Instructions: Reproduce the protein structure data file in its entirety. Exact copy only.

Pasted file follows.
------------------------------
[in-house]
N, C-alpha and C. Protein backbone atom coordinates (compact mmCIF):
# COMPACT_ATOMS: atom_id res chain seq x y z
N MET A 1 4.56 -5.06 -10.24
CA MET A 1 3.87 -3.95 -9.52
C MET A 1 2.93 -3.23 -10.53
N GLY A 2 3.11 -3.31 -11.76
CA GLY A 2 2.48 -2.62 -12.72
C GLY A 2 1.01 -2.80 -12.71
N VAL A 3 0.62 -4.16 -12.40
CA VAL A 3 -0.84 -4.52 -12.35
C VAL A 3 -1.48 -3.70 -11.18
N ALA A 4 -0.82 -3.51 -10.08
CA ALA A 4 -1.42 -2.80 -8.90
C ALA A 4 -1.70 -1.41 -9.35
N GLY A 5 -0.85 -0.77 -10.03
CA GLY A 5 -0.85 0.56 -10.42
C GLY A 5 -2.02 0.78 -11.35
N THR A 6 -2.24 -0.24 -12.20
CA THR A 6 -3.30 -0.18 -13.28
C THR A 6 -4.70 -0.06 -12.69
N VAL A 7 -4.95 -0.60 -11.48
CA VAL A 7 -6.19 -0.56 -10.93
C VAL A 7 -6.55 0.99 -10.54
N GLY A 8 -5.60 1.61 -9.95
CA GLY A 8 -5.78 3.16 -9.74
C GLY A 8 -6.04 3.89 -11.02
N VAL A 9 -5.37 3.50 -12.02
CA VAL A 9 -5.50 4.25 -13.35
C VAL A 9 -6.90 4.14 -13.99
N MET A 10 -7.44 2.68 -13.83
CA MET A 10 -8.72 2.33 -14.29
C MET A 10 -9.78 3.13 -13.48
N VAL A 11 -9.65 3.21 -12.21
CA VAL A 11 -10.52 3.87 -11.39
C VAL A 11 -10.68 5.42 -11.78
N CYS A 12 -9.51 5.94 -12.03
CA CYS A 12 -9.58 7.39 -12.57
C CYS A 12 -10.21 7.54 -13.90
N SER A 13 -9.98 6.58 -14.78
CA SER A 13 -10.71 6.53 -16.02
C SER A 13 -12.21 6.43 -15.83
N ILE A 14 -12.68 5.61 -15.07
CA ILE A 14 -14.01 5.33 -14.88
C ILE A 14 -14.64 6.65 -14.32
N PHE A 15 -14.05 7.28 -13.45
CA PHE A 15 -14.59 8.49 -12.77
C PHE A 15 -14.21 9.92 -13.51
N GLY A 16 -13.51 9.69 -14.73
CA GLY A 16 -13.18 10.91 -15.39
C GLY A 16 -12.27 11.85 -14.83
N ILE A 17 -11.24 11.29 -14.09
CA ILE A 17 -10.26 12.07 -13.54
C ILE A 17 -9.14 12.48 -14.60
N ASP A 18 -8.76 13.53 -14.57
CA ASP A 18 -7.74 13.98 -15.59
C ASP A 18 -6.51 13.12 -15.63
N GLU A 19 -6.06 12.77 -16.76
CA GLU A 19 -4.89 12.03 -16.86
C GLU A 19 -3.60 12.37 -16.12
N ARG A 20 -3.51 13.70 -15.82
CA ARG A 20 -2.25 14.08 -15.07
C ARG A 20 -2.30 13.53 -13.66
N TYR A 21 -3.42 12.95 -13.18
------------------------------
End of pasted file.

[in-house]
N, C-alpha and C. Protein backbone atom coordinates (compact mmCIF):
# COMPACT_ATOMS: atom_id res chain seq x y z
N MET A 1 4.56 -5.06 -10.24
CA MET A 1 3.87 -3.95 -9.52
C MET A 1 2.93 -3.23 -10.53
N GLY A 2 3.11 -3.31 -11.76
CA GLY A 2 2.48 -2.62 -12.72
C GLY A 2 1.01 -2.80 -12.71
N VAL A 3 0.62 -4.16 -12.40
CA VAL A 3 -0.84 -4.52 -12.35
C VAL A 3 -1.48 -3.70 -11.18
N ALA A 4 -0.82 -3.51 -10.08
CA ALA A 4 -1.42 -2.80 -8.90
C ALA A 4 -1.70 -1.41 -9.35
N GLY A 5 -0.85 -0.77 -10.03
CA GLY A 5 -0.85 0.56 -10.42
C GLY A 5 -2.02 0.78 -11.35
N THR A 6 -2.24 -0.24 -12.20
CA THR A 6 -3.30 -0.18 -13.28
C THR A 6 -4.70 -0.06 -12.69
N VAL A 7 -4.95 -0.60 -11.48
CA VAL A 7 -6.19 -0.56 -10.93
C VAL A 7 -6.55 0.99 -10.54
N GLY A 8 -5.60 1.61 -9.95
CA GLY A 8 -5.78 3.16 -9.74
C GLY A 8 -6.04 3.89 -11.02
N VAL A 9 -5.37 3.50 -12.02
CA VAL A 9 -5.50 4.25 -13.35
C VAL A 9 -6.90 4.14 -13.99
N MET A 10 -7.44 2.68 -13.83
CA MET A 10 -8.72 2.33 -14.29
C MET A 10 -9.78 3.13 -13.48
N VAL A 11 -9.65 3.21 -12.21
CA VAL A 11 -10.52 3.87 -11.39
C VAL A 11 -10.68 5.42 -11.78
N CYS A 12 -9.51 5.94 -12.03
CA CYS A 12 -9.58 7.39 -12.57
C CYS A 12 -10.21 7.54 -13.90
N SER A 13 -9.98 6.58 -14.78
CA SER A 13 -10.71 6.53 -16.02
C SER A 13 -12.21 6.43 -15.83
N ILE A 14 -12.68 5.61 -15.07
CA ILE A 14 -14.01 5.33 -14.88
C ILE A 14 -14.64 6.65 -14.32
N PHE A 15 -14.05 7.28 -13.45
CA PHE A 15 -14.59 8.49 -12.77
C PHE A 15 -14.21 9.92 -13.51
N GLY A 16 -13.51 9.69 -14.73
CA GLY A 16 -13.18 10.91 -15.39
C GLY A 16 -12.27 11.85 -14.83
N ILE A 17 -11.24 11.29 -14.09
CA ILE A 17 -10.26 12.07 -13.54
C ILE A 17 -9.14 12.48 -14.60
N ASP A 18 -8.76 13.53 -14.57
CA ASP A 18 -7.74 13.98 -15.59
C ASP A 18 -6.51 13.12 -15.63
N GLU A 19 -6.06 12.77 -16.76
CA GLU A 19 -4.89 12.03 -16.86
C GLU A 19 -3.60 12.37 -16.12
N ARG A 20 -3.51 13.70 -15.82
CA ARG A 20 -2.25 14.08 -15.07
C ARG A 20 -2.30 13.53 -13.66
N TYR A 21 -3.42 12.95 -13.18